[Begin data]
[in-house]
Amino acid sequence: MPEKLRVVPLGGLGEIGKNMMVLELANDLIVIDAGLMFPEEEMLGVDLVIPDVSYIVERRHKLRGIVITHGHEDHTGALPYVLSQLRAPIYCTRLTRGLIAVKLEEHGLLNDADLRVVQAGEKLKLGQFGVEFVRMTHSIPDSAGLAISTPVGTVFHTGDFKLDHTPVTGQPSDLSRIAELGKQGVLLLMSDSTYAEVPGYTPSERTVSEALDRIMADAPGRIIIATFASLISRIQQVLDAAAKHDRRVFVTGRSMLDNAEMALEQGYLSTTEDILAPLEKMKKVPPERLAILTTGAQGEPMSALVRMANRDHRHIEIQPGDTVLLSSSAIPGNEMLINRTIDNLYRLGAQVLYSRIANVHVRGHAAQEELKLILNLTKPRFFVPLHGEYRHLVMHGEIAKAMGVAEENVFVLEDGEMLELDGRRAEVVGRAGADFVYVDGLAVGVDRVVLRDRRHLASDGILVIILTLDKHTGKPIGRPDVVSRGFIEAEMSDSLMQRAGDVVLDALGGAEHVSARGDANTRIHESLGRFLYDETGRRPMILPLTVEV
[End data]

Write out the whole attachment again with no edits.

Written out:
[in-house]
Amino acid sequence: MPEKLRVVPLGGLGEIGKNMMVLELANDLIVIDAGLMFPEEEMLGVDLVIPDVSYIVERRHKLRGIVITHGHEDHTGALPYVLSQLRAPIYCTRLTRGLIAVKLEEHGLLNDADLRVVQAGEKLKLGQFGVEFVRMTHSIPDSAGLAISTPVGTVFHTGDFKLDHTPVTGQPSDLSRIAELGKQGVLLLMSDSTYAEVPGYTPSERTVSEALDRIMADAPGRIIIATFASLISRIQQVLDAAAKHDRRVFVTGRSMLDNAEMALEQGYLSTTEDILAPLEKMKKVPPERLAILTTGAQGEPMSALVRMANRDHRHIEIQPGDTVLLSSSAIPGNEMLINRTIDNLYRLGAQVLYSRIANVHVRGHAAQEELKLILNLTKPRFFVPLHGEYRHLVMHGEIAKAMGVAEENVFVLEDGEMLELDGRRAEVVGRAGADFVYVDGLAVGVDRVVLRDRRHLASDGILVIILTLDKHTGKPIGRPDVVSRGFIEAEMSDSLMQRAGDVVLDALGGAEHVSARGDANTRIHESLGRFLYDETGRRPMILPLTVEV